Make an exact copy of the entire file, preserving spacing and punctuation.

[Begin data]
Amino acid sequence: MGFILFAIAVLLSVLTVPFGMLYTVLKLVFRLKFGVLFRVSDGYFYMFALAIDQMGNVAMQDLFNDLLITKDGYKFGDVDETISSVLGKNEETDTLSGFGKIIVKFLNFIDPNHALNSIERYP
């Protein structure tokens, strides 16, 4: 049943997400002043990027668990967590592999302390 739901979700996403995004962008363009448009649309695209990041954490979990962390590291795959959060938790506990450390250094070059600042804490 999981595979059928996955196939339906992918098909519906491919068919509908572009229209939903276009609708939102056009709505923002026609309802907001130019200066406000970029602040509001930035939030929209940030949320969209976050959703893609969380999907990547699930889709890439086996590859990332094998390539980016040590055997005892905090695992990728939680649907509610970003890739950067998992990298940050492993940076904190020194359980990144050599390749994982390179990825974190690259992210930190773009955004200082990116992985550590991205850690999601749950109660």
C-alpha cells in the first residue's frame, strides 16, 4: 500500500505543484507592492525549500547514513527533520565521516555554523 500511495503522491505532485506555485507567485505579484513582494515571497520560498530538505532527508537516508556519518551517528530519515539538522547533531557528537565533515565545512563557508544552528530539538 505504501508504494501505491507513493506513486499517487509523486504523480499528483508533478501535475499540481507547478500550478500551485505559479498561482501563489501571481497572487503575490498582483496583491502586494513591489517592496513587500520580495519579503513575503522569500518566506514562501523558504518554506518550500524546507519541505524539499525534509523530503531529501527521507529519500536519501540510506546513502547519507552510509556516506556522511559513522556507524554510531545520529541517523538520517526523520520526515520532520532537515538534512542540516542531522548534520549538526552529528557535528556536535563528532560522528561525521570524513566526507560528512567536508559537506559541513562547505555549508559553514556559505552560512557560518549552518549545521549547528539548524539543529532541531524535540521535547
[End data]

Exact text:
Amino acid sequence: MGFILFAIAVLLSVLTVPFGMLYTVLKLVFRLKFGVLFRVSDGYFYMFALAIDQMGNVAMQDLFNDLLITKDGYKFGDVDETISSVLGKNEETDTLSGFGKIIVKFLNFIDPNHALNSIERYP
């Protein structure tokens, strides 16, 4: 049943997400002043990027668990967590592999302390 739901979700996403995004962008363009448009649309695209990041954490979990962390590291795959959060938790506990450390250094070059600042804490 999981595979059928996955196939339906992918098909519906491919068919509908572009229209939903276009609708939102056009709505923002026609309802907001130019200066406000970029602040509001930035939030929209940030949320969209976050959703893609969380999907990547699930889709890439086996590859990332094998390539980016040590055997005892905090695992990728939680649907509610970003890739950067998992990298940050492993940076904190020194359980990144050599390749994982390179990825974190690259992210930190773009955004200082990116992985550590991205850690999601749950109660």
C-alpha cells in the first residue's frame, strides 16, 4: 500500500505543484507592492525549500547514513527533520565521516555554523 500511495503522491505532485506555485507567485505579484513582494515571497520560498530538505532527508537516508556519518551517528530519515539538522547533531557528537565533515565545512563557508544552528530539538 505504501508504494501505491507513493506513486499517487509523486504523480499528483508533478501535475499540481507547478500550478500551485505559479498561482501563489501571481497572487503575490498582483496583491502586494513591489517592496513587500520580495519579503513575503522569500518566506514562501523558504518554506518550500524546507519541505524539499525534509523530503531529501527521507529519500536519501540510506546513502547519507552510509556516506556522511559513522556507524554510531545520529541517523538520517526523520520526515520532520532537515538534512542540516542531522548534520549538526552529528557535528556536535563528532560522528561525521570524513566526507560528512567536508559537506559541513562547505555549508559553514556559505552560512557560518549552518549545521549547528539548524539543529532541531524535540521535547